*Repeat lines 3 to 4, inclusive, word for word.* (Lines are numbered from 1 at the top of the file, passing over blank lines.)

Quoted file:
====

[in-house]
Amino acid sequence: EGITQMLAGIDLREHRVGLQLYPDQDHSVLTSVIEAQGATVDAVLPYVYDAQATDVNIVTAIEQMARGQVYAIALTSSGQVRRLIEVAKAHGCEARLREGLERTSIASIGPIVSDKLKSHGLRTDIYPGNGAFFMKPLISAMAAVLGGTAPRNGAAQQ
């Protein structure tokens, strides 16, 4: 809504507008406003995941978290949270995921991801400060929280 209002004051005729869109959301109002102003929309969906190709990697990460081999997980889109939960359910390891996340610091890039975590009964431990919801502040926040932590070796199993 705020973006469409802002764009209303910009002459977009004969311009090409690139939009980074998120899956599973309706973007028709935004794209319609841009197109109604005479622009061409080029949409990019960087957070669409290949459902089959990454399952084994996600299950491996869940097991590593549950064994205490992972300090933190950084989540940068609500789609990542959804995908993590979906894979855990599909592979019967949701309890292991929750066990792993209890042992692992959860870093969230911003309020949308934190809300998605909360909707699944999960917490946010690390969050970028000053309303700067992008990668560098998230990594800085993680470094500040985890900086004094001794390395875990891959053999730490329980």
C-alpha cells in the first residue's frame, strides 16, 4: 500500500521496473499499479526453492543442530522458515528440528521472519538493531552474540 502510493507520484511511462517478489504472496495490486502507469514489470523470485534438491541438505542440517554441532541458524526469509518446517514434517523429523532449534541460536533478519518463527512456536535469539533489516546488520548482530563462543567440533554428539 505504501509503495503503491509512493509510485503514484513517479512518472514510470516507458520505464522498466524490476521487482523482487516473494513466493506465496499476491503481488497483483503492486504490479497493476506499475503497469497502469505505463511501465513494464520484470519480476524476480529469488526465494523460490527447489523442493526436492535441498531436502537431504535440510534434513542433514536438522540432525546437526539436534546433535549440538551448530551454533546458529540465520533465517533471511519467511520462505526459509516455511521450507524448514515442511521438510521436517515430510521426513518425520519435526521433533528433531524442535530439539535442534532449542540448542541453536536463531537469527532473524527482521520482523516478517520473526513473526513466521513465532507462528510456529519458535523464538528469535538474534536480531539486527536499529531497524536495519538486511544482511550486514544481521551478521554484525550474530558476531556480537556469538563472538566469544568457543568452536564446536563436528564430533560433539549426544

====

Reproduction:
């Protein structure tokens, strides 16, 4: 809504507008406003995941978290949270995921991801400060929280 209002004051005729869109959301109002102003929309969906190709990697990460081999997980889109939960359910390891996340610091890039975590009964431990919801502040926040932590070796199993 705020973006469409802002764009209303910009002459977009004969311009090409690139939009980074998120899956599973309706973007028709935004794209319609841009197109109604005479622009061409080029949409990019960087957070669409290949459902089959990454399952084994996600299950491996869940097991590593549950064994205490992972300090933190950084989540940068609500789609990542959804995908993590979906894979855990599909592979019967949701309890292991929750066990792993209890042992692992959860870093969230911003309020949308934190809300998605909360909707699944999960917490946010690390969050970028000053309303700067992008990668560098998230990594800085993680470094500040985890900086004094001794390395875990891959053999730490329980």
C-alpha cells in the first residue's frame, strides 16, 4: 500500500521496473499499479526453492543442530522458515528440528521472519538493531552474540 502510493507520484511511462517478489504472496495490486502507469514489470523470485534438491541438505542440517554441532541458524526469509518446517514434517523429523532449534541460536533478519518463527512456536535469539533489516546488520548482530563462543567440533554428539 505504501509503495503503491509512493509510485503514484513517479512518472514510470516507458520505464522498466524490476521487482523482487516473494513466493506465496499476491503481488497483483503492486504490479497493476506499475503497469497502469505505463511501465513494464520484470519480476524476480529469488526465494523460490527447489523442493526436492535441498531436502537431504535440510534434513542433514536438522540432525546437526539436534546433535549440538551448530551454533546458529540465520533465517533471511519467511520462505526459509516455511521450507524448514515442511521438510521436517515430510521426513518425520519435526521433533528433531524442535530439539535442534532449542540448542541453536536463531537469527532473524527482521520482523516478517520473526513473526513466521513465532507462528510456529519458535523464538528469535538474534536480531539486527536499529531497524536495519538486511544482511550486514544481521551478521554484525550474530558476531556480537556469538563472538566469544568457543568452536564446536563436528564430533560433539549426544